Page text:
Forging a Path for Women in Engineering

Posted: 12/20/2018

With a record number of women recently elected to Congress and in pursuit of governorships, some have called 2018 the “Year of the Woman.” As Civiltech celebrates our 30 year anniversary, we are proud to say that we have been hiring, promoting, and advancing women engineers since our inception. Civiltech’s Mary L. Young, P.E., PTOE took some time from her busy schedule as Director of Traffic, Environmental and Design Studies to answer questions about her own personal journey and the Civiltech firm culture.

How did you decide to become an engineer?
I didn’t specifically have my sights set on engineering at first, but I knew I wanted to pursue a career path that involved math and science. I was fortunate to have a guidance counselor in high school that recognized my interests and strengths and encouraged me to investigate engineering.

 Did you study Civil Engineering in college?
Not at first. I was originally interested in pursuing a degree in Aerospace Engineering. However, I found I didn’t enjoy many of the classes that were specific to that path. I had the opportunity to participate in a summer co-op with the Illinois Department of Transportation and found the field of transportation engineering interested me. I enjoyed that it offered the opportunity to see concepts and designs actually get built. That experience, combined with identifying the types of engineering classes that I enjoyed, led me to a degree in Civil Engineering. I was fortunate to get a job with Civiltech right after graduating from the University of Illinois at Urbana-Champaign and have been here ever since.

What was the percentage of women in engineering when you were in college, and do you think it is different today?
I would guess that when I was in school, the college of engineering had between 5% to 10% women. I’m sure this varied depending on specific disciplines. It might even have been less as I was often the only woman in my classes. I knew a few other women in the Civil Engineering department, but we didn’t often end up in class together. Today the percentages are obviously greater. I don’t know specifics, but recent statistics indicate that most engineering programs have approximately 20% women.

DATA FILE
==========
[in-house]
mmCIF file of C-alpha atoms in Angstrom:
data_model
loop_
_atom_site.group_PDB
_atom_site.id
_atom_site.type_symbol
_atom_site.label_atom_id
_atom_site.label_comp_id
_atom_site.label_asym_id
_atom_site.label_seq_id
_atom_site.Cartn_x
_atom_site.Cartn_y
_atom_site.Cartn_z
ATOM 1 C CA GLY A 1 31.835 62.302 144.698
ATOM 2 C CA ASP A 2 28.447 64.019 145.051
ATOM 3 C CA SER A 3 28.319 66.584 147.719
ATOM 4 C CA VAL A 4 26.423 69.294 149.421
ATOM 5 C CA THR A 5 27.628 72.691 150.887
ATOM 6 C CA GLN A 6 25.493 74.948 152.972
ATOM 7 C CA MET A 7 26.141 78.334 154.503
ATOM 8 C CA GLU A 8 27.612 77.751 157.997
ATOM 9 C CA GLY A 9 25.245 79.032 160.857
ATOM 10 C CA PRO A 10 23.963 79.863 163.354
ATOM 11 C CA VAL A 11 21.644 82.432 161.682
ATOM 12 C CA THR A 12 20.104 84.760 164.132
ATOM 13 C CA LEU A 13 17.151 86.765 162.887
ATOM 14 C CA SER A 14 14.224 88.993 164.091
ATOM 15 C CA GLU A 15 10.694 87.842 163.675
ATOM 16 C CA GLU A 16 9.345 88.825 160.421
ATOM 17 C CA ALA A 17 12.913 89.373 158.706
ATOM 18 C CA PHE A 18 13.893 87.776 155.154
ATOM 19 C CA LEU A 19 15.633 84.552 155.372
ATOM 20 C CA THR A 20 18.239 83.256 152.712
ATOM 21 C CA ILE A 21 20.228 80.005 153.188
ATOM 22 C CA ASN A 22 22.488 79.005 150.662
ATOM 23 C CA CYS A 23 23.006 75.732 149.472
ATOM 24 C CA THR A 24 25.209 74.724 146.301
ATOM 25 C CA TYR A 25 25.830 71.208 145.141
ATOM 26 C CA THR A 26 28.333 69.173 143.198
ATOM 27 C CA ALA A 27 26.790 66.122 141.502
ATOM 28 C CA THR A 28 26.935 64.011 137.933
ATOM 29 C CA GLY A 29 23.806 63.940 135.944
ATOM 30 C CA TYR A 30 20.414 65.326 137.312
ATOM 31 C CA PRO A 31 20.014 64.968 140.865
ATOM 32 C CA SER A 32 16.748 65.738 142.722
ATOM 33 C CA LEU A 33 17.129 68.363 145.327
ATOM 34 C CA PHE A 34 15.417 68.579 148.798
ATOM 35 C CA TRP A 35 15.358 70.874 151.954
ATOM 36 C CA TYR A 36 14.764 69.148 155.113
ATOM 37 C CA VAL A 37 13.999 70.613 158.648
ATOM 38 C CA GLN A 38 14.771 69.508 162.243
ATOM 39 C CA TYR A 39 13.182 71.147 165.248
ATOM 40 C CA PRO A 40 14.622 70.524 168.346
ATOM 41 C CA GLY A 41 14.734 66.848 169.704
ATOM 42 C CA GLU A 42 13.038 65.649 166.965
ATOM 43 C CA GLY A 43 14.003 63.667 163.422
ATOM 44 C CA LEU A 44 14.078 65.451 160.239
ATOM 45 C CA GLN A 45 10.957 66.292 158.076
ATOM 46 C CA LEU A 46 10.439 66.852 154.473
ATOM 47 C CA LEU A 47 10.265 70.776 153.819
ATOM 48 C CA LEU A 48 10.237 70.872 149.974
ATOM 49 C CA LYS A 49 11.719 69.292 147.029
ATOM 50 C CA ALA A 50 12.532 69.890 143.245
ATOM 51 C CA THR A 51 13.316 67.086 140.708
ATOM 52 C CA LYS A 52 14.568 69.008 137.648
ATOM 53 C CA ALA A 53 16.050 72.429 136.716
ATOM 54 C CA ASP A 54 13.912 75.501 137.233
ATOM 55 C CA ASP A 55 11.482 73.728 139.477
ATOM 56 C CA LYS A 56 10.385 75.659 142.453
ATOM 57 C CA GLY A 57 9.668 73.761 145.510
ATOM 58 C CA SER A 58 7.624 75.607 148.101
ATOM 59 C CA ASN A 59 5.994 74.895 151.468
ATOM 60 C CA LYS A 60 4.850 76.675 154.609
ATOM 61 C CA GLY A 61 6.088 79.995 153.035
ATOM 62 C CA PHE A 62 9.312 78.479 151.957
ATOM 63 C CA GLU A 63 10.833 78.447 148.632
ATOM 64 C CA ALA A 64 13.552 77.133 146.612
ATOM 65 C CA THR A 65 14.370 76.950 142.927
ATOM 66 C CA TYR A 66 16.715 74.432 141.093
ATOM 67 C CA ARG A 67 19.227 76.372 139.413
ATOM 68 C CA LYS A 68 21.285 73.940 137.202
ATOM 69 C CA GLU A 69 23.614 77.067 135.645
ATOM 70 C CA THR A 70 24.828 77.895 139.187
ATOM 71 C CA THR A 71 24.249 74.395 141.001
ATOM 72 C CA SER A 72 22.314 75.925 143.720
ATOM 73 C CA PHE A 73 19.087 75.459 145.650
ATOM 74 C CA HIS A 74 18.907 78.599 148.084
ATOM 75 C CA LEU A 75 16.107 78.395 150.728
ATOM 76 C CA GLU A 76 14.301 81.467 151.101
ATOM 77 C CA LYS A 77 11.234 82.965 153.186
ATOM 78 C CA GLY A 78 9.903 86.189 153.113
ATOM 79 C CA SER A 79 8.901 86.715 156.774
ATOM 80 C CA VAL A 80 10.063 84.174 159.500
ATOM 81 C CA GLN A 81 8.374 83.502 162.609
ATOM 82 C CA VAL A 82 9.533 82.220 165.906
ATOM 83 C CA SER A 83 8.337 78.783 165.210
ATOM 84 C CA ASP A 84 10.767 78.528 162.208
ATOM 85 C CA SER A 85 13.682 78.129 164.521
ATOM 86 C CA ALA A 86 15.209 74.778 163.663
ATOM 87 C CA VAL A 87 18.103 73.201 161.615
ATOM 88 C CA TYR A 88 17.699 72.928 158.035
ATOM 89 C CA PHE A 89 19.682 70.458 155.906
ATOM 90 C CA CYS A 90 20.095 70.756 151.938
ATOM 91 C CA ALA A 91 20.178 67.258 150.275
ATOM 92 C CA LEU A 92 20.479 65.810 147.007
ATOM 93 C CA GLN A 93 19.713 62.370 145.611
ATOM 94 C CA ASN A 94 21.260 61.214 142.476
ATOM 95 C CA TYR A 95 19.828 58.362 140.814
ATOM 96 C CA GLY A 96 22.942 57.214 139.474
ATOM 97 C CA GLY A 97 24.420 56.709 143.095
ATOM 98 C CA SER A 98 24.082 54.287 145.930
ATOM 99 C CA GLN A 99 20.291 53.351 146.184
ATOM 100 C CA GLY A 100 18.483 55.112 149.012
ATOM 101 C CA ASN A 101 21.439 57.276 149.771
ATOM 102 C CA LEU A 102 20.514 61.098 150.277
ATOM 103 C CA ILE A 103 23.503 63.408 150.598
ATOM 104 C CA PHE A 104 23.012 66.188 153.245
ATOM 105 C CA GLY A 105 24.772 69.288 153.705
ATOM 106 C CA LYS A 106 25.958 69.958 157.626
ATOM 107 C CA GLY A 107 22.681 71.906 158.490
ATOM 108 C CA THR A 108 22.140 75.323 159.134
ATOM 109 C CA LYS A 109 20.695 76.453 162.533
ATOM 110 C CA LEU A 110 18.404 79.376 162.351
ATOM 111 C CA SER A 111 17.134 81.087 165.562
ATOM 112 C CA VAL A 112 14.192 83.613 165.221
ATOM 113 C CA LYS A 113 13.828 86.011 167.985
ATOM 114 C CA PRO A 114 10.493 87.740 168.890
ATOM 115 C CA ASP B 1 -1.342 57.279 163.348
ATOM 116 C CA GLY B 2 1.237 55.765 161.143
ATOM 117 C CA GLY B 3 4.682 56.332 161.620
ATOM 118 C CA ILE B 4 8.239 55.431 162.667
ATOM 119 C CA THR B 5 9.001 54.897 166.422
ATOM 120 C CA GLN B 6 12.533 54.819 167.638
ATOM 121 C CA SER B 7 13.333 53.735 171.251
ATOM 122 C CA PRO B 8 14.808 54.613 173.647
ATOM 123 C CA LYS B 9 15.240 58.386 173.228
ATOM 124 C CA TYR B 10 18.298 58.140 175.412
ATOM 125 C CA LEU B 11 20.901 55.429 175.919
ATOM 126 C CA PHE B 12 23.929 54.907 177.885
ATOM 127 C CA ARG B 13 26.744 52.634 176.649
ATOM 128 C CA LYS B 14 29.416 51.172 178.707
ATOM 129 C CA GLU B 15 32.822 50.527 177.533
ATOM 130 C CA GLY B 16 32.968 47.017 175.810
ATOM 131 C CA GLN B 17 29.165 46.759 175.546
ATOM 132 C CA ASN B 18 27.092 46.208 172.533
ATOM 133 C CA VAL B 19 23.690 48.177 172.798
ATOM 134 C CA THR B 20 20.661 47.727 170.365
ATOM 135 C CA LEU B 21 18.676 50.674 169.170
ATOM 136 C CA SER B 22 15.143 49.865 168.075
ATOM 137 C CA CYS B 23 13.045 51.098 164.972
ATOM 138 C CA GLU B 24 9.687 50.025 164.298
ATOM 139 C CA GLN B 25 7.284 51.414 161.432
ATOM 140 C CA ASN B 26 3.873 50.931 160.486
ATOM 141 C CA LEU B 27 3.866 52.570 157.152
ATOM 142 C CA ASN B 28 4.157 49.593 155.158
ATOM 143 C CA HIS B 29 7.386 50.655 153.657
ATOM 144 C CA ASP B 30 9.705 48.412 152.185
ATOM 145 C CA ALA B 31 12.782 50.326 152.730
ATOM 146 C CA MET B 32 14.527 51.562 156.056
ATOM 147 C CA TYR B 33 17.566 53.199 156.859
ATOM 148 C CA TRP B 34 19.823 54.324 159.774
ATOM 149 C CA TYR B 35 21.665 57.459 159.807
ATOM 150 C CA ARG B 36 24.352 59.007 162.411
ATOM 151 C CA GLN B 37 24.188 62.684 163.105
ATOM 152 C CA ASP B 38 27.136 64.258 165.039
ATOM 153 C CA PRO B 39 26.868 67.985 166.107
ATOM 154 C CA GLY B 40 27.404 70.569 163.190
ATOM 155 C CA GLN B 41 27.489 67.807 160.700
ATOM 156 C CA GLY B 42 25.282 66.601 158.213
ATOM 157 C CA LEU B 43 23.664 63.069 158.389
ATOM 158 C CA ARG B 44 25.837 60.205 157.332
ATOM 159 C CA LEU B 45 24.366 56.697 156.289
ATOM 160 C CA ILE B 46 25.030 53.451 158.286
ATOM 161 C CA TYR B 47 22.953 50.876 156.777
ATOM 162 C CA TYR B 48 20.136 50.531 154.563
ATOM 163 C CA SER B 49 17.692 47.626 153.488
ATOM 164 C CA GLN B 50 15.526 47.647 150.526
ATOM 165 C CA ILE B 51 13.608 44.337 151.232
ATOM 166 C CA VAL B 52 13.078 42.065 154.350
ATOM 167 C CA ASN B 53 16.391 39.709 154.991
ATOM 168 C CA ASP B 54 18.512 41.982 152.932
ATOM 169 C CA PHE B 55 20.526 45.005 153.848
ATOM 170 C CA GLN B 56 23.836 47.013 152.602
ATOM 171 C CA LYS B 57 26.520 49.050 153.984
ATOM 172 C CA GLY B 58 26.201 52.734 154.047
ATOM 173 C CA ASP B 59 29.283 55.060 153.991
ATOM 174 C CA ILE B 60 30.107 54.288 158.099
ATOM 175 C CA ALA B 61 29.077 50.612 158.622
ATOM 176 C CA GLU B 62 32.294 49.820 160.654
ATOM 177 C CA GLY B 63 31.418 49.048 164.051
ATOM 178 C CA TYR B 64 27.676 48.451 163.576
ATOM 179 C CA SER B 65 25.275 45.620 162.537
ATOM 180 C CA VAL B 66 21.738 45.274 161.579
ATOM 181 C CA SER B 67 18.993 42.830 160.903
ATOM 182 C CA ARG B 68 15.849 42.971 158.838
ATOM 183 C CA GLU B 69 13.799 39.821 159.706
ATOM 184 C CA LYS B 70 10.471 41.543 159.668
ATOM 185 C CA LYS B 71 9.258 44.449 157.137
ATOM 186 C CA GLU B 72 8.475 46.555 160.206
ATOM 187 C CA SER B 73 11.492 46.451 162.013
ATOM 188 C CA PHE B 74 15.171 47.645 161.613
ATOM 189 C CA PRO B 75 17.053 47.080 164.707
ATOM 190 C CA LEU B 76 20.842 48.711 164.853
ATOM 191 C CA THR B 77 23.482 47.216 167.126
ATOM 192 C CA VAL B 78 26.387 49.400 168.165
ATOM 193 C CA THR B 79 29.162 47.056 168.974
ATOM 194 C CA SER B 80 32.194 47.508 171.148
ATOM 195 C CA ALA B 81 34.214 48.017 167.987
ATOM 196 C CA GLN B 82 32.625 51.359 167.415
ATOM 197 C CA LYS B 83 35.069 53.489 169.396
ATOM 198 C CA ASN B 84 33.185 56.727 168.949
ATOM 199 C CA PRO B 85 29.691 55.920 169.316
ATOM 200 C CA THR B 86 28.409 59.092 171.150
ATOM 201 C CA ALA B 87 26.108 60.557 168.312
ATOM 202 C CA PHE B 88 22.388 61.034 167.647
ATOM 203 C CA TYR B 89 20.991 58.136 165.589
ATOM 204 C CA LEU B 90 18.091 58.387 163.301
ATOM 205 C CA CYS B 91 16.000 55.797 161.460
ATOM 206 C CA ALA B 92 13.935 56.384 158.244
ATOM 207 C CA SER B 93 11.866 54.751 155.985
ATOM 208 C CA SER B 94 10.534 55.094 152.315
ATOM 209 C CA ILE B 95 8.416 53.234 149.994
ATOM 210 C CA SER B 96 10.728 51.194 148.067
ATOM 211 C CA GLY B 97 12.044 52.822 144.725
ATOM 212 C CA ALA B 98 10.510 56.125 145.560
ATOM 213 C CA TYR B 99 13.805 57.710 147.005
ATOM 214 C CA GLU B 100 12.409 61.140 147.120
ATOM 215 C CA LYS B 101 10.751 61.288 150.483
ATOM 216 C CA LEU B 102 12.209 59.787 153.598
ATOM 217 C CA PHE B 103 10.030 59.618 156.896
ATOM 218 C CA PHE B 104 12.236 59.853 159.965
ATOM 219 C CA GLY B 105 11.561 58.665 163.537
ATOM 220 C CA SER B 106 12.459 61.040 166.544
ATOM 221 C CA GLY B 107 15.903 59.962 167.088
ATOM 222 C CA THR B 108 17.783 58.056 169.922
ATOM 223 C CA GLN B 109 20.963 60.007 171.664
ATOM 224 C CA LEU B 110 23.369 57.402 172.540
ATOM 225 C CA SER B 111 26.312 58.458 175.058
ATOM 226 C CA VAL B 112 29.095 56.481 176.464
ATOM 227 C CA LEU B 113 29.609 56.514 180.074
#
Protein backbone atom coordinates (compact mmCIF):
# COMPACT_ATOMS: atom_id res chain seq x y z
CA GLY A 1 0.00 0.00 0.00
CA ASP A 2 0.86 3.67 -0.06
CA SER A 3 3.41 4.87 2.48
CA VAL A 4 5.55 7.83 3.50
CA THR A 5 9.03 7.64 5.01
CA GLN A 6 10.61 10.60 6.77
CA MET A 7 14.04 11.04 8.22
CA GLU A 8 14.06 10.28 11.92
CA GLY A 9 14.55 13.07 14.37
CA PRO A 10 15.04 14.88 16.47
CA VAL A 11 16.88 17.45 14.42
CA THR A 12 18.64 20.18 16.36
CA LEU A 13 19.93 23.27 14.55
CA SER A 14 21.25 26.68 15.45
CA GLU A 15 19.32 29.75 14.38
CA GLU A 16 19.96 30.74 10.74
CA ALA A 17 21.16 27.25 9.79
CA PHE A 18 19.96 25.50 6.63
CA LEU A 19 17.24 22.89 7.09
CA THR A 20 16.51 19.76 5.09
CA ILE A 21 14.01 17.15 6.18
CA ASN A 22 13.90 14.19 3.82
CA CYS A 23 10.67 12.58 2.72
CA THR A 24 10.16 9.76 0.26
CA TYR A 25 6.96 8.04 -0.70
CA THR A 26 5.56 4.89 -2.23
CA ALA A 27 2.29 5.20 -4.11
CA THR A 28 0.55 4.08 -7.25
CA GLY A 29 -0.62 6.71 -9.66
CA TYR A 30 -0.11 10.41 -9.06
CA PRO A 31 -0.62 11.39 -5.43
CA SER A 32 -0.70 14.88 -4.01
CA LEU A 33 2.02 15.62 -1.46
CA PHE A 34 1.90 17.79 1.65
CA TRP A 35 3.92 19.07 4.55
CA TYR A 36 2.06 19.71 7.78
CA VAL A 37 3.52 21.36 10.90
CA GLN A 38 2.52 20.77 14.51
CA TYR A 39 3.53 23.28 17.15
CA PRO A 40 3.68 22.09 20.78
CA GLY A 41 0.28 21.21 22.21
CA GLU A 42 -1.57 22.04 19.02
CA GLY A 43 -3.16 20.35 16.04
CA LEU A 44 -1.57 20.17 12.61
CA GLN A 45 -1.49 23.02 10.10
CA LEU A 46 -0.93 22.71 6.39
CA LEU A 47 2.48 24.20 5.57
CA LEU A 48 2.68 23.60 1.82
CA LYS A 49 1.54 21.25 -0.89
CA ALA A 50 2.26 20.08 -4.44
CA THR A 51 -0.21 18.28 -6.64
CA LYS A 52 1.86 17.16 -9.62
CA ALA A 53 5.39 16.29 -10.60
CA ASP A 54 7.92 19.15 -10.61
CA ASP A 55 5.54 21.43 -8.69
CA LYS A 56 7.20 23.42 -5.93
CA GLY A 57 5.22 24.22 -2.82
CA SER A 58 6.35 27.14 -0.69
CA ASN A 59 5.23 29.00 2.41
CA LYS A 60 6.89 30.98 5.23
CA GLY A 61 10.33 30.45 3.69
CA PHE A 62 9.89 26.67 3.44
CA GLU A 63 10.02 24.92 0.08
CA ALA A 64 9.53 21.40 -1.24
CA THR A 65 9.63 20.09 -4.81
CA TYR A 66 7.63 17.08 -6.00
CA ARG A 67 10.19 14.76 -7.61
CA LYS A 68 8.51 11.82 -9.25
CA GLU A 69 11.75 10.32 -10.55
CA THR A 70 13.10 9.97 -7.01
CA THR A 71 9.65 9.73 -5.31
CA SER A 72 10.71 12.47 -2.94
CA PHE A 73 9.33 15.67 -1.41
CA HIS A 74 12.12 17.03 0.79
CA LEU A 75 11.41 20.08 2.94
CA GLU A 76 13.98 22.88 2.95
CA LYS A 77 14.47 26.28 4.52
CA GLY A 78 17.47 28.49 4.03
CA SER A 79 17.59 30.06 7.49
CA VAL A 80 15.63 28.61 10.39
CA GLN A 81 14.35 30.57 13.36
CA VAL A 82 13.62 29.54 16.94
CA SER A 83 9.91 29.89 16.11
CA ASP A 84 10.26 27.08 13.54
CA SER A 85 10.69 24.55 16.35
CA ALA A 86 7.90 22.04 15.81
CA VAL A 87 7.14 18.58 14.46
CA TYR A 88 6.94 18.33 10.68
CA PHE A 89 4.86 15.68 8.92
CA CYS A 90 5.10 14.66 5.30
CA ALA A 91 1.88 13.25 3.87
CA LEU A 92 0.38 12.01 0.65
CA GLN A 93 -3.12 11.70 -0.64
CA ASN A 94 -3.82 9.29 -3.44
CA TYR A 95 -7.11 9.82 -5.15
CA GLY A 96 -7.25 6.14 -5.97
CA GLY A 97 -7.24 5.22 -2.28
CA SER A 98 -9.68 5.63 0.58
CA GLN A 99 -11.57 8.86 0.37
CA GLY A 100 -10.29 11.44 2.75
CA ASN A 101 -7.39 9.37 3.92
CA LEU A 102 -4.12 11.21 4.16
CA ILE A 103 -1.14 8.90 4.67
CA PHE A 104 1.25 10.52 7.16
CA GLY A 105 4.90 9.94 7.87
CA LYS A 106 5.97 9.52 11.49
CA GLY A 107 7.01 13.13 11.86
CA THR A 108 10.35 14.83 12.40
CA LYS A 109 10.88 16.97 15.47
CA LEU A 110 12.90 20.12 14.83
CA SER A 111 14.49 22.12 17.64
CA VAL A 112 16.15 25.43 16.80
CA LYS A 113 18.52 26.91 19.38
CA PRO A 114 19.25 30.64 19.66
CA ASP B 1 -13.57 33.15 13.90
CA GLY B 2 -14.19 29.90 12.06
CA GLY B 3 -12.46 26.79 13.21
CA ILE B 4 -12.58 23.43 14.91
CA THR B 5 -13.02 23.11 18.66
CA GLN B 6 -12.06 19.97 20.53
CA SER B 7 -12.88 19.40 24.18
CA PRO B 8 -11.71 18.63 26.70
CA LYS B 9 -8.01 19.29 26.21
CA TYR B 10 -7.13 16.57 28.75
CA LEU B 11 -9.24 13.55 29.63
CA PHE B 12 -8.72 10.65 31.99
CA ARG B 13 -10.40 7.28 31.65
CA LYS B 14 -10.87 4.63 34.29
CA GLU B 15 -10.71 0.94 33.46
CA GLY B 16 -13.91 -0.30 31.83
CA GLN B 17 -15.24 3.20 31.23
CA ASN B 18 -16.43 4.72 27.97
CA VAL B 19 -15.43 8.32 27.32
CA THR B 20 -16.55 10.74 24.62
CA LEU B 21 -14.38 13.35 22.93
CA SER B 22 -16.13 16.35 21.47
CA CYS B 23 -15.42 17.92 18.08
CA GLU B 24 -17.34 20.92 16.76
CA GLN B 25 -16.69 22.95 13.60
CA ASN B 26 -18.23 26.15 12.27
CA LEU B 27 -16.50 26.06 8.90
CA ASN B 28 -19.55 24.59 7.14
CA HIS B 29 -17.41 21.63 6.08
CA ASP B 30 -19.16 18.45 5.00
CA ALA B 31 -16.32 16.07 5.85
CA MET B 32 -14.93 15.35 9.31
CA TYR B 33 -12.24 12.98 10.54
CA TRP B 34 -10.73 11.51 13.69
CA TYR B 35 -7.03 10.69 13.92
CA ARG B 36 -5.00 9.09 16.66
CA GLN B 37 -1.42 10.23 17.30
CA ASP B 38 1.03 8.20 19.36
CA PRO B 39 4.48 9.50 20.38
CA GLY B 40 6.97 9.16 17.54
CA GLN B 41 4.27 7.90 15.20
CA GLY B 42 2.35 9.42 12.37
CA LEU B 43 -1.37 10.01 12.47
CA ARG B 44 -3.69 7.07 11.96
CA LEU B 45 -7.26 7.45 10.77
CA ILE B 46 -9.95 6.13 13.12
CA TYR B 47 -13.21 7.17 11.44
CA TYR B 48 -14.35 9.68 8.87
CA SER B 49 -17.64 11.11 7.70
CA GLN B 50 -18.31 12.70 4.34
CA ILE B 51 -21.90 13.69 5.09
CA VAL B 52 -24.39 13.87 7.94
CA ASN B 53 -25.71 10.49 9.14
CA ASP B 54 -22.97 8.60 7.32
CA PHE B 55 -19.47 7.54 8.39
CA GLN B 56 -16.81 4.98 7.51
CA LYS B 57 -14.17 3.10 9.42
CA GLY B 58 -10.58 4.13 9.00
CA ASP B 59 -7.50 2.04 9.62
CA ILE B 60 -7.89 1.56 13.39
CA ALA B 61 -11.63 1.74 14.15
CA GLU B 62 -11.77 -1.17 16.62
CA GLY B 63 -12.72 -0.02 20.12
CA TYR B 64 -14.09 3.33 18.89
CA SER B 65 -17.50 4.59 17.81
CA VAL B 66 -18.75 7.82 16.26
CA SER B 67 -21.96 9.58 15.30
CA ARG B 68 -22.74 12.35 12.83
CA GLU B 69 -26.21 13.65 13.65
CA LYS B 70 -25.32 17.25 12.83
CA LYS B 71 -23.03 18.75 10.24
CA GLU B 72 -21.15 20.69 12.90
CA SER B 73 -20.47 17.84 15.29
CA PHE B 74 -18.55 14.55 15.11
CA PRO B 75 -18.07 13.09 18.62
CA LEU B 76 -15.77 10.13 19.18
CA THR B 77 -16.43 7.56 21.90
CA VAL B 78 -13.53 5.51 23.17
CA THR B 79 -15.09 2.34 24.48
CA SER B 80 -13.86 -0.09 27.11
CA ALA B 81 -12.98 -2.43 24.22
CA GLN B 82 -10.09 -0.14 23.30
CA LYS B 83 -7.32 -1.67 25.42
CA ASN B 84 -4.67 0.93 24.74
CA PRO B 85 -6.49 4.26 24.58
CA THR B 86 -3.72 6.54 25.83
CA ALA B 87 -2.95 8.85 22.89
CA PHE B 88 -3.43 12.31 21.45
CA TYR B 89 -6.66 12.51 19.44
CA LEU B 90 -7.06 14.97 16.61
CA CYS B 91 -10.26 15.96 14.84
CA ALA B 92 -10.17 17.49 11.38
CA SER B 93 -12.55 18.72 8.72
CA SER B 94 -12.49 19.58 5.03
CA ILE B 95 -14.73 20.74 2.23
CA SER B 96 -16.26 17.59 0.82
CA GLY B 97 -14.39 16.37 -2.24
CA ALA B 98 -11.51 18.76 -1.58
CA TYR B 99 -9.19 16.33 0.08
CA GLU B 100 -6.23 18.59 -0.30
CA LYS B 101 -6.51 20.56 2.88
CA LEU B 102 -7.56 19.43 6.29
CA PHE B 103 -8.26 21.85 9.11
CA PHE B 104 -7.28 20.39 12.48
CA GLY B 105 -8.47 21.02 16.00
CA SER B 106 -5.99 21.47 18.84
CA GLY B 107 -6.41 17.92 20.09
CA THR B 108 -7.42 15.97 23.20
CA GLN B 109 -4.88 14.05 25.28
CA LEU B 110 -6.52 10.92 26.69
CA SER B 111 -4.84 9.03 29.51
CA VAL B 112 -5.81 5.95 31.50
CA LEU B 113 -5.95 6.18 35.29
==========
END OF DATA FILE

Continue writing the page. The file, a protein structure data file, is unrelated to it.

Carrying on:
What do you think is contributing to the trend of more women in engineering?
I think that as a society, we are doing a better job of engaging girls in technical fields. I went to an all girl’s high school, and now I am committed to returning every year to participate in their career day. I’ve observed high school girls being more interested in math and science, but I know there is still a fear factor and stigma. I think that educators need to go beyond just the math and science and provide real world examples of how math and science can be applied to cool project outcomes. Also, I think showing girls exciting, interesting, and rewarding career paths within technical fields is beneficial.

Do you think women bring unique outlooks or approaches to the industry?
I believe that women are excellent communicators and, in engineering, effective collaboration is essential. Also, I think women are approachable which is important in public outreach efforts.

Did you ever feel like you have been treated differently or unfairly due to being a woman in a field that has been predominately male?
In college, I occasionally encountered professors who felt women had no business being in engineering and would be pretty tough on me and the other female students.But while uncomfortable at the time, I think this helped me build resilience.

In my professional life, thanks to discovering Civiltech right out of college, I don’t feel I have ever been treated differently than my male coworkers. I can’t speak for other firms, but I do believe that Civiltech is unique. When I started my career in 1991, we already had four women engineers on staff. That ratio was more in line with the statistics of engineering schools today. I feel like we were ahead of the trend.

In what ways does Civiltech promote women in engineering?
I felt early on that Civiltech valued me as an engineer and as an asset to the company. Then when I had a child, Civiltech was an extended family and helped me negotiate the difficult balance of being both a professional woman and a young mother. I was the first staff member to work remotely, a trend that is now more common. I felt the company always supported the challenges of being a mom while also promoting career growth.

I believe that for the young women engineers on our staff and myself, Civiltech is special because we have always been willing to explore and invest in ways to encourage career growth throughout life’s transitions. We believe in the importance of work-life balance.

How many women does Civiltech have on staff today?
This is an exciting time at Civiltech as nearly 25% of our staff are women. We have a large number of women engineers working across our departments and in both our Itasca and Chicago offices. All of our women engineers bring unique skills, perspectives, and outlooks. Civiltech is not only a cutting edge firm made up of talented engineers, but a family that celebrates every aspect of our staff’s lives.